raid-wide). Even if you're a healing priest you'll often be grouped with DPS classes of some variety, and providing them with additional hit rating is very useful if they're not capped on their own. If you decide to go Shadow, it means that you personally need less hit rating to reach the hit cap.
Gift of the Naaru
is somewhat useful. Free, targettable, scales with level and gear, with a 3 minute CD. Has applications in both solo and group play, but it's nothing amazing. It's worth noting that casting this will drop you out of Shadowform.
- Potentially useful in any situation where you face shadow damage.
- Not much to say here. If you want to be a jewelcrafter this will help you level a bit faster, but it's pointless when you reach max skill. You don't get any extra recipes that other people don't get by having a higher max skill.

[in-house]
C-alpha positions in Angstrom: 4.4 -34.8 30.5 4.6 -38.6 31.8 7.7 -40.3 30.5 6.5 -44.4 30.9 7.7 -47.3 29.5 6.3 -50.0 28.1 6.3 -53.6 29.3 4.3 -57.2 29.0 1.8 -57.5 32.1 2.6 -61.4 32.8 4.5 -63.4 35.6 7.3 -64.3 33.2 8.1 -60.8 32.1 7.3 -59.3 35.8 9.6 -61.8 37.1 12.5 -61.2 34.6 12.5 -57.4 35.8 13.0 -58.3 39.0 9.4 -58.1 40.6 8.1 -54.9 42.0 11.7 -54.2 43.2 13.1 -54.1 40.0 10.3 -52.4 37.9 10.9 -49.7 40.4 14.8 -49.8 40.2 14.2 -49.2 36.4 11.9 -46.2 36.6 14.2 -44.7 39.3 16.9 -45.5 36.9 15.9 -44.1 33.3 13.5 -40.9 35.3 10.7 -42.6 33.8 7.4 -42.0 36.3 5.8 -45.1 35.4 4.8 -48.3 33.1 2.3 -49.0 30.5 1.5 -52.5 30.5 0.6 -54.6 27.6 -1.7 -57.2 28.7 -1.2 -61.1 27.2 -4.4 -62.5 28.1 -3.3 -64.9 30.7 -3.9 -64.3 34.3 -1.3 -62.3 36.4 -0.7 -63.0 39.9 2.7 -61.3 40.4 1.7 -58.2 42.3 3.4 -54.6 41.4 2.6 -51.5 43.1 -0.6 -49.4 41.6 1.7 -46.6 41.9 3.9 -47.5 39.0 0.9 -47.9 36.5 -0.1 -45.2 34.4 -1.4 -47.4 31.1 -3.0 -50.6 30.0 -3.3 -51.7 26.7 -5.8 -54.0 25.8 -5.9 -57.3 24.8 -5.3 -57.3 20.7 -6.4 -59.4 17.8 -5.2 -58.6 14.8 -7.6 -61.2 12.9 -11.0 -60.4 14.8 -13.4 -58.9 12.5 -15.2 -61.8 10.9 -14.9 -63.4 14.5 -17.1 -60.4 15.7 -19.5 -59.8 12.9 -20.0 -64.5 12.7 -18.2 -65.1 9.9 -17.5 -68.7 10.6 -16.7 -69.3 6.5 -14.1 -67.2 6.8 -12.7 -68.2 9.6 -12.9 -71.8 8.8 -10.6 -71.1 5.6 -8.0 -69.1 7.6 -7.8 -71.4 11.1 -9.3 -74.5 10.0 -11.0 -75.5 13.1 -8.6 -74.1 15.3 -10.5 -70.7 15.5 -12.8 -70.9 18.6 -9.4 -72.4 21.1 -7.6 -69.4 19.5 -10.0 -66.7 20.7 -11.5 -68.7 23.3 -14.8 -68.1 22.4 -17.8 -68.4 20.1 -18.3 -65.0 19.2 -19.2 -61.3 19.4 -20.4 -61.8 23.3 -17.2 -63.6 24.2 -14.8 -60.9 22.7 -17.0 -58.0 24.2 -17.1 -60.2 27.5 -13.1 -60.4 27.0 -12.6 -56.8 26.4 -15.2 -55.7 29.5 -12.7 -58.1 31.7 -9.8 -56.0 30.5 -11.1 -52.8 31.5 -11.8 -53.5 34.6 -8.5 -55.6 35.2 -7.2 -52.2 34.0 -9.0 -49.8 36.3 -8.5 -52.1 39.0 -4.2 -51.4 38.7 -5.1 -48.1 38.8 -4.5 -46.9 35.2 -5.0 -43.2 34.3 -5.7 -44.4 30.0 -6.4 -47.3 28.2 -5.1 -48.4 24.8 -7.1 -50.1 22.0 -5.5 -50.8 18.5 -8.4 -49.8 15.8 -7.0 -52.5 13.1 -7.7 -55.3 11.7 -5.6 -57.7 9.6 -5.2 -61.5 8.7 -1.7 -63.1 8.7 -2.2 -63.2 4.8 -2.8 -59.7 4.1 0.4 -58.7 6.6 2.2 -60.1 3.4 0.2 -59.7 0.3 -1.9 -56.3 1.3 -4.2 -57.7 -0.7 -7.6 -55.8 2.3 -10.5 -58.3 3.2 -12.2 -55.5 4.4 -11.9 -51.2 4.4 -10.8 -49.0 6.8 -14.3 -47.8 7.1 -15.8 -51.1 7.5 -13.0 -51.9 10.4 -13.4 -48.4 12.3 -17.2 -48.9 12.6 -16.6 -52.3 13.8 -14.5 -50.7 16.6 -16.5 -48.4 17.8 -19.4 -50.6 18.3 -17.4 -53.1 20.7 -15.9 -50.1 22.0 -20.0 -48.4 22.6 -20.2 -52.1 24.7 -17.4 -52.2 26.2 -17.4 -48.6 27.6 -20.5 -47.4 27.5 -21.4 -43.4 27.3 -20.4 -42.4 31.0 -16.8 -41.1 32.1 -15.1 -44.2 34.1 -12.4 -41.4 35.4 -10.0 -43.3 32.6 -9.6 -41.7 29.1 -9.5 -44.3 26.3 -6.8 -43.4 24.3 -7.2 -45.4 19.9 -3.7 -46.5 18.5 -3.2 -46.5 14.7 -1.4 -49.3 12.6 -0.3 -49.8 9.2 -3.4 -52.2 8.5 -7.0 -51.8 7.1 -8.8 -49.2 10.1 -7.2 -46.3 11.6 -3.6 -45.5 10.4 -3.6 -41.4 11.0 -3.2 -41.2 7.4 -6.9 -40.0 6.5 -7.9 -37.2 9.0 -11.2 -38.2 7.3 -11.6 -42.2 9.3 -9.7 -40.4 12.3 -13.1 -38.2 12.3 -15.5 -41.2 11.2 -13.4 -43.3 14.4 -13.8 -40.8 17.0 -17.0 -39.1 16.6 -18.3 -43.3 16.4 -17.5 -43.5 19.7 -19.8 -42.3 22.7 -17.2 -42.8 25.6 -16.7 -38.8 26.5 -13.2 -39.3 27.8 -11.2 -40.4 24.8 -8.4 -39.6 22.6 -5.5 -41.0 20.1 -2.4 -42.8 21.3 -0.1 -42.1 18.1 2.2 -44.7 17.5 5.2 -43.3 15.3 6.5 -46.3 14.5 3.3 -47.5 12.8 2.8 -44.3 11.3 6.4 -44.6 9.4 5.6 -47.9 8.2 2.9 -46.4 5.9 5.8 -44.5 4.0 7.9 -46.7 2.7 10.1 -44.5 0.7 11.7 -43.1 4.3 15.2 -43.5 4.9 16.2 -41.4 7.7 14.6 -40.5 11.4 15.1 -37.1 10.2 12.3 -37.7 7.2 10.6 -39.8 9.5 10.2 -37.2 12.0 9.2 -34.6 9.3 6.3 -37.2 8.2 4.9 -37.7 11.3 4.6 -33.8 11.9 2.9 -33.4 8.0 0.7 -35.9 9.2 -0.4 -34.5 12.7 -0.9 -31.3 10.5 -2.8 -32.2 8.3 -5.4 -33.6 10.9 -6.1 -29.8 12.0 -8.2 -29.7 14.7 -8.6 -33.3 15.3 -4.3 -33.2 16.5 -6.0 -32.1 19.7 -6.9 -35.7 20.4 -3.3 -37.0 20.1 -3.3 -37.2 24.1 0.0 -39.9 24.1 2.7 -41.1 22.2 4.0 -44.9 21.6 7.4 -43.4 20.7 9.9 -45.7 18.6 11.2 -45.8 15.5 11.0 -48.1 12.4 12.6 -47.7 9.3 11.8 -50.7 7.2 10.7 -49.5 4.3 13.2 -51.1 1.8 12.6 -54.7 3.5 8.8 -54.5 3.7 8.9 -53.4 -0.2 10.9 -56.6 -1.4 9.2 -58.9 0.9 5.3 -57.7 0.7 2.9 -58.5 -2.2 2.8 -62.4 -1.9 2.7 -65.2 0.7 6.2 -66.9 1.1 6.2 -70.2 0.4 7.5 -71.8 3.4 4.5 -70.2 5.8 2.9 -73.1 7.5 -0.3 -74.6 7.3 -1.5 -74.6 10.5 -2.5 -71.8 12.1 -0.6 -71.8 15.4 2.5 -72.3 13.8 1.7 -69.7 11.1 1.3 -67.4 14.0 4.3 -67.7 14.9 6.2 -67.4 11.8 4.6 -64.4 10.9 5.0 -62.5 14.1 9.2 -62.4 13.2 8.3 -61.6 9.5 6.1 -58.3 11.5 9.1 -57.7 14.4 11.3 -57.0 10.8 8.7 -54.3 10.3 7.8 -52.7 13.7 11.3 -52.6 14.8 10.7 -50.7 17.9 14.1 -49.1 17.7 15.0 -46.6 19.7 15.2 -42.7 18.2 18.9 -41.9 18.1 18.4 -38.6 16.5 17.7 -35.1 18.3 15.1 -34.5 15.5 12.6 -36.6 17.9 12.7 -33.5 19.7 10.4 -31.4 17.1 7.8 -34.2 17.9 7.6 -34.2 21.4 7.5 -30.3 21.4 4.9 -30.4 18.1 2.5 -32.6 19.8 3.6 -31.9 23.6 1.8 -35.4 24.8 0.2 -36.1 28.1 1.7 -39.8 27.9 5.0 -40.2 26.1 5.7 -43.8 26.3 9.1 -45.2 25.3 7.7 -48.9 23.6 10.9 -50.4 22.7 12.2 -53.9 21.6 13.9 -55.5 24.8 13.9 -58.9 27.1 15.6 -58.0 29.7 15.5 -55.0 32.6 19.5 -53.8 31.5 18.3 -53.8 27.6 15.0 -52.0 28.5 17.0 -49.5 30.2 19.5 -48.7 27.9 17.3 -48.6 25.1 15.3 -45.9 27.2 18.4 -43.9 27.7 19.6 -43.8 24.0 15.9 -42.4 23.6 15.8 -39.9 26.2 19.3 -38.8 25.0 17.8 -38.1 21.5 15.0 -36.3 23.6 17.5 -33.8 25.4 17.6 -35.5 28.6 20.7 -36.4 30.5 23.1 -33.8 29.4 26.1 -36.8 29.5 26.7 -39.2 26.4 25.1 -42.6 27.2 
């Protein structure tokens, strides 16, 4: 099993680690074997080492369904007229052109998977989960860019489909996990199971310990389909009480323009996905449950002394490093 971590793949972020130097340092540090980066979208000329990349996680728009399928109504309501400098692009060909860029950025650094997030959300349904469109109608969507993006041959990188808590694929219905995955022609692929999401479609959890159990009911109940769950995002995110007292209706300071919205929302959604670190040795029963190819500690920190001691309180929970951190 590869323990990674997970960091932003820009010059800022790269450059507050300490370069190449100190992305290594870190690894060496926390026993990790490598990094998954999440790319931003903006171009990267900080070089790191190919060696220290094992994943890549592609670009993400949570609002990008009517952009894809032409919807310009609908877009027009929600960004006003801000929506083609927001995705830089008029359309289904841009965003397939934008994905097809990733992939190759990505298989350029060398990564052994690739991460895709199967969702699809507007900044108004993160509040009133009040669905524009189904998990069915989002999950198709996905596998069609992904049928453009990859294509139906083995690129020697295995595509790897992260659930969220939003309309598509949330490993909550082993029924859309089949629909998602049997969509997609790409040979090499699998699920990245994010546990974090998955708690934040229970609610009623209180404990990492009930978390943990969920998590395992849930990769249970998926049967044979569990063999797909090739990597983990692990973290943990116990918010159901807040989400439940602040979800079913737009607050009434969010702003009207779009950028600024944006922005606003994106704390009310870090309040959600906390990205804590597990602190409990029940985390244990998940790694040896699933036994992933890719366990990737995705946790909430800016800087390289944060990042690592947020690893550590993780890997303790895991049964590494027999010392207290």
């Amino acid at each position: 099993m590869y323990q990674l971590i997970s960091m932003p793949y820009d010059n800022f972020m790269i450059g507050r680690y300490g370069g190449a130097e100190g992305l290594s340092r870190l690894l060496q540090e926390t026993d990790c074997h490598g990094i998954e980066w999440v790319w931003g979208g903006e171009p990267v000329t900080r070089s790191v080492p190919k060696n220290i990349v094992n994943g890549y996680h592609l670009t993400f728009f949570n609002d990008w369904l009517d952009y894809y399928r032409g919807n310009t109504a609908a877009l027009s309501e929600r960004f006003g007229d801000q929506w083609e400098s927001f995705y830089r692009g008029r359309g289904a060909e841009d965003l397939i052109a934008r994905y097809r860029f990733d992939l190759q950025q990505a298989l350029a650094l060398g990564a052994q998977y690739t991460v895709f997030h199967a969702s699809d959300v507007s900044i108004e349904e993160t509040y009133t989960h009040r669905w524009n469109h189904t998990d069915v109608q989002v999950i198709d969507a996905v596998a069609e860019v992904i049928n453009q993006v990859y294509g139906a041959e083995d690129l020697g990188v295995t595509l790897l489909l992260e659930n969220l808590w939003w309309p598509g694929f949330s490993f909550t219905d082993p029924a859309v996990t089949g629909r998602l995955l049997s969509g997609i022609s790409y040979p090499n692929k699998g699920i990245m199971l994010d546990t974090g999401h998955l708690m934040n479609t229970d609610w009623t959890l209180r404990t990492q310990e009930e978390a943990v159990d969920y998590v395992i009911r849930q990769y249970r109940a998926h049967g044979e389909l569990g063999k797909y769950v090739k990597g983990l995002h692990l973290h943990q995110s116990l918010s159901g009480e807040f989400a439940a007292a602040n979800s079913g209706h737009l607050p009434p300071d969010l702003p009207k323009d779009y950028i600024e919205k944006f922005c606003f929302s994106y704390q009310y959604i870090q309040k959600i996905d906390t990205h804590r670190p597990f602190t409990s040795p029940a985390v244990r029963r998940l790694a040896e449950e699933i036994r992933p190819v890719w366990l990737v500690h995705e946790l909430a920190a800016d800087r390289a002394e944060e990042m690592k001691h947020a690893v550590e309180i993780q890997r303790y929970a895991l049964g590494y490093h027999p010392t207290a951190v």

- Some people swear by it, and say it's the best thing ever. I agree it's nice, but I personally feel it's too situational to put Dwarves above other races. Definitely worth considering if you're planning to PvP avidly, and is situationally useful in certain PvE fights (Moroes, Zul'Jin).
- Basically broken currently. It no longer detects quest items in the environment, and there doesn't seem to be chests in instances in WotLK.
- Potentially useful in any situation where you face frost damage.
The Human Spirit
is excellent for healing priests and will stack with the +5% Spirit from
Spirit of Redemption
. With the patch 3.0 changes, spirit is also useful to shadow priests. The extra 3% will help both
Glyph of Shadow